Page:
"Abuse of power is not necessarily a concept that most Americans run around thinking about," said Rep. Jim Himes, a Connecticut Democrat who sits on the House Intelligence Committee. "The point is we are all working to try to make a fairly unusual concept to most Americans — abuse of power — understandable."
Democrats kicked off their first impeachment hearing on Wednesday with two career diplomats, who gave a sobering account
of how they learned that the US security aid and a one-on-one meeting was conditions on Ukraine announcing political investigations. Democrats described the hearing as a damning account, but Republicans were dug in that the testimony was hearsay and Trump did nothing wrong when the aid ultimately was provided to Ukraine.
Pelosi was hesitant to launch an impeachment inquiry
over the allegations stemming from former special counsel Robert Mueller's investigation. But as the Ukraine scandal unfolded in September before she announced the impeachment inquiry, there was a significant shift in polling where a majority of the public supported impeachment.
Since then, however, polling has largely remained split, with a narrow majority backing impeachment. Between mid-October to mid-November, 47% of voters supported impeaching and removing Trump, compared to 44% who were against it, according to a CNN average of polls.
The discussion comes at a critical time for House Democrats as they prepare for the next phase of their proceedings: How to structure articles of impeachment against Trump.
Some Democrats want to include elements of obstruction of justice -- namely the 10 episodes of the President seeking to undercut the Russia investigation as detailed by the Mueller report -- while others want to keep the matter more narrowly focused on what they view as an abuse of power over Trump's handling of Ukraine.
Yet Democrats also worry not including articles of impeachment related to obstruction of justice will excuse the President's actions to allegedly thwart the Mueller probe.
"There was a lot of illegal behavior by the President outlined in the Mueller report," said California Rep. Ted Lieu, a member of the House Judiciary Committee. "But you have to balance that against not making it confusing for people."
On Thursday, Pelosi made clear that she didn't believe that concerns over obstruction of justice alone were enough to use as the basis of an impeachment inquiry.
"The clarity for the public to understand what is there wasn't as clear in my view when you say obstruction of justice, obstruction of justice, obstruction of justice, eleven times in the Mueller report," Pelosi said. "That isn't justification enough for inquiring into an impeachment."
Yet Pelosi also acknowledged that the public might not be there.
"This is very prayerful because impeaching is a divisive thing in our country. It's hard," Pelosi said. "And the place that our country is now, it's not a time where you go to 70% when people, when President Nixon walked out of the White House. It wasn't there before he left. Even two weeks before he left."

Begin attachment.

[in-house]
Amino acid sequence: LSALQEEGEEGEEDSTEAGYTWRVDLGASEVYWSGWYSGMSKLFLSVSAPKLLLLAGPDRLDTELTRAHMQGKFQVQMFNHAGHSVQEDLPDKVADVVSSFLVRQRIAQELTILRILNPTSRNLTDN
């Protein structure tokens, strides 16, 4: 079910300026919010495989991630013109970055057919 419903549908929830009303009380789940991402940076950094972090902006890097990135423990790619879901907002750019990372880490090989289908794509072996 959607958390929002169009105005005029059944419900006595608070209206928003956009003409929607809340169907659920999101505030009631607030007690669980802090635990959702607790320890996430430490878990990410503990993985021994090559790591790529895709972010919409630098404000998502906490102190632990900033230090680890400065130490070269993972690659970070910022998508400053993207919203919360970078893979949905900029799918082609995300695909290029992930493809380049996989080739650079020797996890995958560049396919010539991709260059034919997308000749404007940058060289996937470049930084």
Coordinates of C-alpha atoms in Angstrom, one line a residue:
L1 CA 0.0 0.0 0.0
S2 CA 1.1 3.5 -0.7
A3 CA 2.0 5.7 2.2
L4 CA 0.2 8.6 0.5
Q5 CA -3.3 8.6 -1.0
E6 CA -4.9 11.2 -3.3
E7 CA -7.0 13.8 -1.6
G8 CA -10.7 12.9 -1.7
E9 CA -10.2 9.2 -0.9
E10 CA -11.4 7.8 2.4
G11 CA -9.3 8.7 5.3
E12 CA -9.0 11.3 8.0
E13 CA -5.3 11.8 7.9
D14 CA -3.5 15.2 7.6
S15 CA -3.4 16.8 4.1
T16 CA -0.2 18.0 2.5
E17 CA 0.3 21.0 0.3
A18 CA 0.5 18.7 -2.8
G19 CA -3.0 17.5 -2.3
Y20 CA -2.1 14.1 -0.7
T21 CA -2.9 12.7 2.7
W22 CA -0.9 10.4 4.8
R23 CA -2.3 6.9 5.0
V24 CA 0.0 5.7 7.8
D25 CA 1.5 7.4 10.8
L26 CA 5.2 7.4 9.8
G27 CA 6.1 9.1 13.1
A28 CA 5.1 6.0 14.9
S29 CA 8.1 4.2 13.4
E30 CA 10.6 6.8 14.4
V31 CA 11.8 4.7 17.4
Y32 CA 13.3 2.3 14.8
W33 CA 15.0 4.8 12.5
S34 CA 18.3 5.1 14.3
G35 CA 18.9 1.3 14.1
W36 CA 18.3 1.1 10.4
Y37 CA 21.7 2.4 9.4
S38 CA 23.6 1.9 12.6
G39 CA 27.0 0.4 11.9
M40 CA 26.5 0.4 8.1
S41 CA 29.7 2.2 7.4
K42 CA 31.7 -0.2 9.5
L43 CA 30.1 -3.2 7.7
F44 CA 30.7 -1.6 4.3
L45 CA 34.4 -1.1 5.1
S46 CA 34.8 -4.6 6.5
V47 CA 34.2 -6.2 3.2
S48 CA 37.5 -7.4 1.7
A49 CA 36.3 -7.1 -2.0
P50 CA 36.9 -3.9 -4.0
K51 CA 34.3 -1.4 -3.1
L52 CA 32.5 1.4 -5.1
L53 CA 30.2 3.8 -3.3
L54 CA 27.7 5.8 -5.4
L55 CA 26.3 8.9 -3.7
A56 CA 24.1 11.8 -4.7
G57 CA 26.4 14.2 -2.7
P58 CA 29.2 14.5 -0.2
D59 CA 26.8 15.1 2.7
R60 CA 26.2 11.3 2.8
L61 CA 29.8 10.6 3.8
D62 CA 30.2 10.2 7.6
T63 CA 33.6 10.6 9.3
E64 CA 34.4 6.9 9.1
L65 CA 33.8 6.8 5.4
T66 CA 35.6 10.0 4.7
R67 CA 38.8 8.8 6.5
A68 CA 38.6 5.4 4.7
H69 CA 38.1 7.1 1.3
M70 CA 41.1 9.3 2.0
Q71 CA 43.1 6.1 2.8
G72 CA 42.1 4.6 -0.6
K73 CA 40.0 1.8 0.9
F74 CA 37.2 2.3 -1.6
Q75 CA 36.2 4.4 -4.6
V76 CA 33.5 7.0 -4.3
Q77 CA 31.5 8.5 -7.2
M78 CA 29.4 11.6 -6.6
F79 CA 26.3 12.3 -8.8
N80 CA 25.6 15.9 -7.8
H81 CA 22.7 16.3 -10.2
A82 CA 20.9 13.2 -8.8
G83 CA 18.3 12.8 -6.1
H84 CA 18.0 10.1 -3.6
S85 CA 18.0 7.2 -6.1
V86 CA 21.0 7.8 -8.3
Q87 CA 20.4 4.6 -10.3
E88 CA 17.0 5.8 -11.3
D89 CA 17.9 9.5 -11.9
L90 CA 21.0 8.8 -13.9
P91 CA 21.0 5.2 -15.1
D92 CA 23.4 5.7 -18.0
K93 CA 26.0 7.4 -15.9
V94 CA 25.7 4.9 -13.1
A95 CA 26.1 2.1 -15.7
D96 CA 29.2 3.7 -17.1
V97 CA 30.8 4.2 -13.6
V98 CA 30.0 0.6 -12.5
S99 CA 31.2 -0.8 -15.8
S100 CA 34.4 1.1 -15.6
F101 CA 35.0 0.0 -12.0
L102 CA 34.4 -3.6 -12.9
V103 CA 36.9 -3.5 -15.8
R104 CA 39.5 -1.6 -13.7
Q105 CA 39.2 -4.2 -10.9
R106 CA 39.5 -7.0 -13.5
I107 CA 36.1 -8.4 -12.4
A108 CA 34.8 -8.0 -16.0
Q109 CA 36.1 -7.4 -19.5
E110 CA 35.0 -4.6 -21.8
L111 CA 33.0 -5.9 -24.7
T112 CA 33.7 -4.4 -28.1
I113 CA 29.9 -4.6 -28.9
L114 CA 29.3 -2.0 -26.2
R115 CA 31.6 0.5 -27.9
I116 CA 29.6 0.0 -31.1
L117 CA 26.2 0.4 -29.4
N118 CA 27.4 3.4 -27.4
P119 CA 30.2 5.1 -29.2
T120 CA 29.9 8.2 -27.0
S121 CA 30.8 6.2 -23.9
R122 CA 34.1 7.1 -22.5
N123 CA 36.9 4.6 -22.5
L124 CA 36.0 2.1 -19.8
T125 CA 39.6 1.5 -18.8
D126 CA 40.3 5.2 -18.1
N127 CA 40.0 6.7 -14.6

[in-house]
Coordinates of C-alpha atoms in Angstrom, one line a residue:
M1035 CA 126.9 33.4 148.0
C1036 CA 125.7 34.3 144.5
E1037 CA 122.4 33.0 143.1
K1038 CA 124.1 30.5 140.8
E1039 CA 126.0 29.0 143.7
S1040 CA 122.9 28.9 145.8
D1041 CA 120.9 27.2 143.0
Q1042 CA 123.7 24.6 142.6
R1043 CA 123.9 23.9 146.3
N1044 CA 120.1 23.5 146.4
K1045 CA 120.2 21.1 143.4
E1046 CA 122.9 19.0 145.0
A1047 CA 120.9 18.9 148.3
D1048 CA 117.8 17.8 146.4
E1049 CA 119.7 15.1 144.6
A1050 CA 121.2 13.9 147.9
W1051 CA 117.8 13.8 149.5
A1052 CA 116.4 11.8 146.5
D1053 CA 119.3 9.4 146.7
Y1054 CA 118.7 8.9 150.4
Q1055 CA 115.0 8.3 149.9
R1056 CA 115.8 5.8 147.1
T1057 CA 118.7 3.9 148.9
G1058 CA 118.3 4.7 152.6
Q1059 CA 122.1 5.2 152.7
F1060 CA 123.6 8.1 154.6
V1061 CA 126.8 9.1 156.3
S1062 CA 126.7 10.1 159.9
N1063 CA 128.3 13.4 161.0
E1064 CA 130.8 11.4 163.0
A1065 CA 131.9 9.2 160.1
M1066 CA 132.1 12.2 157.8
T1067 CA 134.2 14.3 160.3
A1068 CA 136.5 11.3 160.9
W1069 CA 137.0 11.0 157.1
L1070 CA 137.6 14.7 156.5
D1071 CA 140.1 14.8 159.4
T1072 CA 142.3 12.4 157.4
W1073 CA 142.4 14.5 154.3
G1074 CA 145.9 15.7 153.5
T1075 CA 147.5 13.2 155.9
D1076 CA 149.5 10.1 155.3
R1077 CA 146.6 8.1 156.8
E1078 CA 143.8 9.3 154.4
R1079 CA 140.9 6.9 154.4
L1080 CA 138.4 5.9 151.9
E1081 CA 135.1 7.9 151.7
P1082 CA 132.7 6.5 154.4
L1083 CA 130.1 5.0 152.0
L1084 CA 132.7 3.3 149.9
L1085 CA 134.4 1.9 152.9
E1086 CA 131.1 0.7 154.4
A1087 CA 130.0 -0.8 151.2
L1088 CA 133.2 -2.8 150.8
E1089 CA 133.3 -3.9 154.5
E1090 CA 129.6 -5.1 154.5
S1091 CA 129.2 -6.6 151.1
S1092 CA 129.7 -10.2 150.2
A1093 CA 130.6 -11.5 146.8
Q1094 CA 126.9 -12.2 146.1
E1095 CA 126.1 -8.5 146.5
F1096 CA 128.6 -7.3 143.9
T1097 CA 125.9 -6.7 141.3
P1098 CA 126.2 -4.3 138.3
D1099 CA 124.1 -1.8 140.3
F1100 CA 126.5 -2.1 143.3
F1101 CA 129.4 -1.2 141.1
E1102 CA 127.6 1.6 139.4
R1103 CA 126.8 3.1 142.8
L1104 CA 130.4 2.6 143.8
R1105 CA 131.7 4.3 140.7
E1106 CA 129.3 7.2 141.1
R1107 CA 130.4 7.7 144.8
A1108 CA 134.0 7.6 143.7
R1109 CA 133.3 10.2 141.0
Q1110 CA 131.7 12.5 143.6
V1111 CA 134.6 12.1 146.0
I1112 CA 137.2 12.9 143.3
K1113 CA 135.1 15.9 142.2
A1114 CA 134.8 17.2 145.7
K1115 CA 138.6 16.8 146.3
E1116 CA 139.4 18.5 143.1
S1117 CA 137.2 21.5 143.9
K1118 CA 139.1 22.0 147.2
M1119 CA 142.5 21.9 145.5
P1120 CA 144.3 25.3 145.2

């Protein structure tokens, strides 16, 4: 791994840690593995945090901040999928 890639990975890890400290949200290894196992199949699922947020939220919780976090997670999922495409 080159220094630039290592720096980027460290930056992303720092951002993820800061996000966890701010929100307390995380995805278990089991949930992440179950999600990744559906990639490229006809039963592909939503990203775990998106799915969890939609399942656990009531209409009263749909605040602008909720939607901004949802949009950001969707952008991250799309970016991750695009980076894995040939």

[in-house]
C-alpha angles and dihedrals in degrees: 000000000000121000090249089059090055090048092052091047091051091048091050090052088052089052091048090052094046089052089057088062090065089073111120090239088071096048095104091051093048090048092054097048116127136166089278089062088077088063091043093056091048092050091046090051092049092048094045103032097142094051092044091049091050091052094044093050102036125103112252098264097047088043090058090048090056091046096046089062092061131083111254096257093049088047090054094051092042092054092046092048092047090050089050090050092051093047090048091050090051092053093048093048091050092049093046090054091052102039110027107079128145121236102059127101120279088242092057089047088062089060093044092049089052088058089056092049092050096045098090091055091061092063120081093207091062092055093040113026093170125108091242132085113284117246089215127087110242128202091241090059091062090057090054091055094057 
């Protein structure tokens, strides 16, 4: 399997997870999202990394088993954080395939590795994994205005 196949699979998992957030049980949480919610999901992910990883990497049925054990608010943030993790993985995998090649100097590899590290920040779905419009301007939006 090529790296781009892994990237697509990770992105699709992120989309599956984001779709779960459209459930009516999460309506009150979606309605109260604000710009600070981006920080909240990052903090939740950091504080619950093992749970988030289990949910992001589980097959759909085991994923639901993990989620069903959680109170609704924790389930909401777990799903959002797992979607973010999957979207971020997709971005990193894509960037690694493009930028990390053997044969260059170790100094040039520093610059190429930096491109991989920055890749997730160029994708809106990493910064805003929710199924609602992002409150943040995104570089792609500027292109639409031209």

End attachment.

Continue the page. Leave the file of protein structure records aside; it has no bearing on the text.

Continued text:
A Democratic aide said in today's political climate, there's "too much polarization" and Trump's base is unlikely to move, making it harder to shift public opinion.
At the meeting earlier this week, Pelosi made a similar comment to her top lieutenants, according to the sources, as the Democratic Campaign Committee Chairwoman Cheri Bustos of Illinois was discussing messaging and focus groups the campaign arm was conducing over impeachment. Pelosi has also made clear that the party needs to keep the focus on its legislative agenda, as they plan to push through the President's new trade deal with Mexico and Canada by year's end.
How impeachment plays in key districts has been an issue that Democrats have discussed repeatedly behind closed doors. At a meeting in late October, DCCC officials discussed focus group research that showed that voters wanted the inquiry to be a fact-finding mission — not a foregone conclusion, according to a source in the room.
And publicly, Democratic leaders have tried to make the case that they still have an open mind on impeachment, even though it appears all but certain that Trump will become the third President in history to be impeached.
House Judiciary Chairman Jerry Nadler, a Democrat from New York, said Wednesday's public hearing was "pretty damning." But when asked if he had enough evidence to impeach, Nadler said: "I'll keep my mind open at the moment."
Democratic lawmakers said the hearing was a success, even if it didn't create a dramatic moment, because it laid the groundwork for a compelling case that the President abused his office. And several Democrats said they aren't ready to abandon the notion that the public opinion could shift decisively to their side.
"It's divided, but we have to do our jobs. And I just always believe that the public will get there," said Rep. Val Demings, a Florida Democrat on the House Intelligence Committee.
For Republicans, the first impeachment hearing was also considered a success. Republican aides working on impeachment acknowledge that a primary goal over the course of the next several weeks is keeping their members together.
"Unity is key," one senior GOP aide working on impeachment said, citing the unanimous GOP opposition to the impeachment resolution adopted last month. "If we keep our guys together we send a clear message that this whole thing is partisan."